The Bhutan blog 2: Away from the world


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From the time I could remember, my love for the hills was unbound.

I first encountered them when I was a two-year-old, woolen socks on my feet and a monkey cap on my head, during a trip to Darjeeling. The February winds made sure I rarely poked my head out from my mother’s arms. My adventures outside her shawl were limited to excursions for food, and then some more food.

There it was, shining with a deep hue of orange from the morning sun. The Himalayan peaks were strangers I soon learned to welcome into my life over the next 14 years, developing an unsaid bond of friendship that I still crave with real people.

As we sat at the Royal Thimphu College cafeteria, I thought about all my spring mornings in Kurseong when I laid a casual glance at the snow-clad peaks. I thought about all the times I simply ran past our school’s balconies, unaware of those sights. Now, I had a phone and camera full of pictures of a snow-clad mountain once again. I wasn’t taking any chances. I wanted to relive that moment long after our trip was over.

After a brief breakfast of suja (a Bhutanese butter-tea) and aalu parathas, Medon – our host for the next two days – arrived at the campus to pick us up in her car. We drove downhill towards her house, speeding past thick forests of coniferous trees.

Like many others in the capital, Medon stayed in a government-allocated apartment uptown. She had been in Thimphu all her life, save for brief spells in India to complete her studies and in Australia, where she worked for a few years. She was a homemaker now, taking care of her husband and two kids. Her family home on the outskirts of town in Simtokha lay unoccupied for a couple of years before she decided to rent it to travelers and students from the college.

As the red Maruti Swift softly climbed the curves, a rather large presence of the Simtokha Dzong came into view. The fortress monastery, which we later learned was the oldest in the region, was a stone’s throw away from Medon’s home.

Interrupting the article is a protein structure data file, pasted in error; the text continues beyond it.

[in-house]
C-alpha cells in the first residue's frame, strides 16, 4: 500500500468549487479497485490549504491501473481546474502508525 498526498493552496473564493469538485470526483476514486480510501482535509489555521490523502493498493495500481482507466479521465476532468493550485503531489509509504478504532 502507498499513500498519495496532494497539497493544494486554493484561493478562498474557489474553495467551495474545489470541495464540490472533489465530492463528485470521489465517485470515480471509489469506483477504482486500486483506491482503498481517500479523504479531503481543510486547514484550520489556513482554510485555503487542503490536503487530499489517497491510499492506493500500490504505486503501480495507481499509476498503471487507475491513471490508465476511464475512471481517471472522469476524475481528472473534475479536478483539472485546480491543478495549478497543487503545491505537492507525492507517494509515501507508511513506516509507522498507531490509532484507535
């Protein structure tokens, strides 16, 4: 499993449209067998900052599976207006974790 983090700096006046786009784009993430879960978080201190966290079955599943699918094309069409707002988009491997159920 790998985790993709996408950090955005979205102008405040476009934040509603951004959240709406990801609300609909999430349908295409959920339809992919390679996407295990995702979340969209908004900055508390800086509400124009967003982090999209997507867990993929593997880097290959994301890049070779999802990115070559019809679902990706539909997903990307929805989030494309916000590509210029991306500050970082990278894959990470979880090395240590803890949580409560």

After leaving our bags at her place and cuddling her two dogs, we were on our way to one of Thimphu’s most popular spots – The Buddha Dordenma. The giant golden statue sat imposingly atop a mountain slope overlooking the city valley, almost as a guide for weary wanderers.

The Bhutanese are primarily Buddhists and it showed from their way of life and culture to their government buildings and all the buildings everywhere. Each shop, outlet, apartment or business center had to adhere to strict building guidelines, such that all of the rooftops resembled Dzongs – a policy introduced by the Fourth King. Thimphu resembled a beautiful Lego set someone had painstakingly tried to preserve in its original configuration. It gave its constricted lanes a look and feel, unlike any Himalayan town I had visited. A peaceful, soothing corner trimmed out from the chaos of South-East Asia.

As we walked the streets aimlessly, stopping at the random park to click pictures or a cafe to grab a bite, we grew more appreciative of everything in front of us. The cars did not honk, they respected pedestrians, everyone carried a smile, walked on the right side of the road, restaurants dished out excellent foods. We were caught unaware by our own wonderment.

We sat at the Clock Tower for over an hour, observing the tourists and locals. The setting sun glimmered from behind the grey rain clouds, making it darker than the time actually showed. Medon called to check if we wanted a ride back to her place. She was going to feed her dogs.

On the way, we grabbed some snacks and two bottles of locally fermented wine. Sitting on the balcony overlooking the brightly lit Simtokha Dzong, thousands of miles away from our troubles, we questioned our realities. We were in a foreign country, sitting on a terrace overlooking a structure four hundred years old and enjoying delicious sips, just the soft rustle of leaves and our own voices for company.

I would go back there in a jiffy if I could.

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